I had an interesting conversation with my son the other day. He is a senior. We were talking about friendships and how he views the culture in his high school. He made an interesting observation: “The kids in my high school all act like they don’t have any problems. They seem to put on a face and I have yet to have a real conversation with anyone. This is probably why all of the suicides lately in our area take everyone by surprise.”
I’ve thought a lot about what he said. And then yesterday I had a breakthrough myself. I was listening to a book about parenting and the authors talk about messages–the messages we tell you, our children: you’re beautiful, you’re so smart, you’re a great student, you are kind…or the opposite: you’re dumb, you look awful today, you can’t do anything right, you just weren’t meant to get good grades…
I reflected on some of the messages I got at home and school while growing up. One message was: “You’re perfect.” I heard it a lot in school because I got good grades and I had standards. I’m sure that everyone sending me this message was trying to build me up and make me feel good about myself. What I realized yesterday was the underlying message I took from this: I can’t ever make a mistake because I’m perfect. I need to do everything I can to be exactly “perfect” so that I don’t disappoint everyone that is giving me this message of perfection.
The result was years and years of “doing life on my own.” It was difficult to reach out to anyone and tell them I was struggling because that meant I was not “perfect.” It meant that I could be great at helping someone else through their struggles but I could not allow them to help me for that would show weakness which I equated with imperfectness. Although this has never led me to want to commit suicide, I can completely understand how another person in a similar situation may turn to suicide as an answer.
You have been given a message about yourself from your parents and friends. What is it? Is the message helping or hindering you? I invite you to rewrite the messages that are not serving you and then read the new messages every day. This will help to rewire your brain. Click here for an example of what to do.
In my particular area where I now live, I wonder how much the message of perfection is being inadvertantly taught. If you are a teenager living by me, you would know. Learning how to have real conversations with the people around you can help you in breaking free of the message that life is meant to figure out on your own. It can also help you to be healthy minded and to rethink any messages (specifically those in your head) you may be getting about suicide.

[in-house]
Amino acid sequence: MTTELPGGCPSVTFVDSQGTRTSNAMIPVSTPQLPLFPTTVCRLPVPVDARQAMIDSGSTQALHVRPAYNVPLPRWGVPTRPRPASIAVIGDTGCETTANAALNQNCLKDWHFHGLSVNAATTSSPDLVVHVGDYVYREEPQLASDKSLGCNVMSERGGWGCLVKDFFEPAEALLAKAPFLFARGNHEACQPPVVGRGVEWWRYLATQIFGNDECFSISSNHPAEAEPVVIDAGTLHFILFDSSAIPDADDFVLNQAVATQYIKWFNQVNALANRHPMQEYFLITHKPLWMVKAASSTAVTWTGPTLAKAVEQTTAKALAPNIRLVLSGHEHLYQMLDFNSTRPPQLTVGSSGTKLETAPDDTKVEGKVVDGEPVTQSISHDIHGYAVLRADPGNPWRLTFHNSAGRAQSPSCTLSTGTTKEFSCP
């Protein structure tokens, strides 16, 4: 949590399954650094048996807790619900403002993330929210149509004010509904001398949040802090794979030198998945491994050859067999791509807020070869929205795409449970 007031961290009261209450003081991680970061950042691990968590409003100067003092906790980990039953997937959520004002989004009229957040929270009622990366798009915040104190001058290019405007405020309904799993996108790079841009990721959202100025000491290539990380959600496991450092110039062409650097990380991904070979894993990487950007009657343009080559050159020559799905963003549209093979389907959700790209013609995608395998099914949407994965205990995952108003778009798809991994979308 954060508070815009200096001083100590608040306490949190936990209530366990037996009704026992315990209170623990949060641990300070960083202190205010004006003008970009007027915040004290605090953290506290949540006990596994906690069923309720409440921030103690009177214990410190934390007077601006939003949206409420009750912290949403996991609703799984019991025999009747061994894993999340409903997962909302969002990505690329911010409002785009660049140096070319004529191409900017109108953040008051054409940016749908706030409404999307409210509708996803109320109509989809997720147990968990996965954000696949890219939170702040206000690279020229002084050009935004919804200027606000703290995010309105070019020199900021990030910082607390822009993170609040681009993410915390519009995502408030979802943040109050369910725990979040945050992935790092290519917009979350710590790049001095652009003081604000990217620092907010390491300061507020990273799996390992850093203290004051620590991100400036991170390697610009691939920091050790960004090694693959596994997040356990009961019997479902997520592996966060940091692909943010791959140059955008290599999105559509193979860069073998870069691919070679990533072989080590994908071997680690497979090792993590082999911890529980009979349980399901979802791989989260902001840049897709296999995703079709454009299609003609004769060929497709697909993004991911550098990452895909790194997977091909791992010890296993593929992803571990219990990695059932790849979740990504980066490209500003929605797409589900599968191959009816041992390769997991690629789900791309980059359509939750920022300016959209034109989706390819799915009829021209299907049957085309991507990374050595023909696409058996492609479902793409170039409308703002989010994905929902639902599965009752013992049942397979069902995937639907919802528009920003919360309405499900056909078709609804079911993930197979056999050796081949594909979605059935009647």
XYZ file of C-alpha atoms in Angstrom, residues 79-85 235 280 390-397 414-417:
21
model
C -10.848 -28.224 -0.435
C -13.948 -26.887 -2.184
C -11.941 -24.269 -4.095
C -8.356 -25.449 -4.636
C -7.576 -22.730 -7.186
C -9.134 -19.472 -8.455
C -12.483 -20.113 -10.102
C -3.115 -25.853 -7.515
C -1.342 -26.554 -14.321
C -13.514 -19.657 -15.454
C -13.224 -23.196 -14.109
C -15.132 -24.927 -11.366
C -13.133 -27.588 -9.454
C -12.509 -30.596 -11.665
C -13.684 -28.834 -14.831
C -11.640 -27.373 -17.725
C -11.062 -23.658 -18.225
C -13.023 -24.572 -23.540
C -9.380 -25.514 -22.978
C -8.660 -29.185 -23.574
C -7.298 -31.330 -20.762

If you are struggling under this cultural subconscious belief, please trust me when I say that the adults in your life are not giving these messages to hurt or confuse. We just don’t know another way. I for one am learning a new way and that is why I am writing this.
TO PARENTS and TEACHERS: praising children and youth is important. The difference is praise that creates a false expectation and praise that helps the child/youth to see their genuine talents and gifts. For example: a child gets a high grade on a paper. Praise that says: “I really like how you developed the thesis in this paragraph. That shows a creative mind.” or “The way you used those two colors on that tree shows really good thinking.” These examples leave the child with the message, “I have a creative mind/I am a good thinker.”
Conversely, if the only praise the child receives in these situations is, “You’re a fantastic student,” the message could be, “I can’t ever get a low grade in school because I’m a fantastic student.” The pressure can then be immense–pressure to perform and pressure to not let on when they struggle.
I believe that being aware of and acting upon this idea, particularly in this area of the world, may drastically reduce what is contributing to the suicide epidemic. Let’s do our part in seeing below the surface by giving meaningful messages!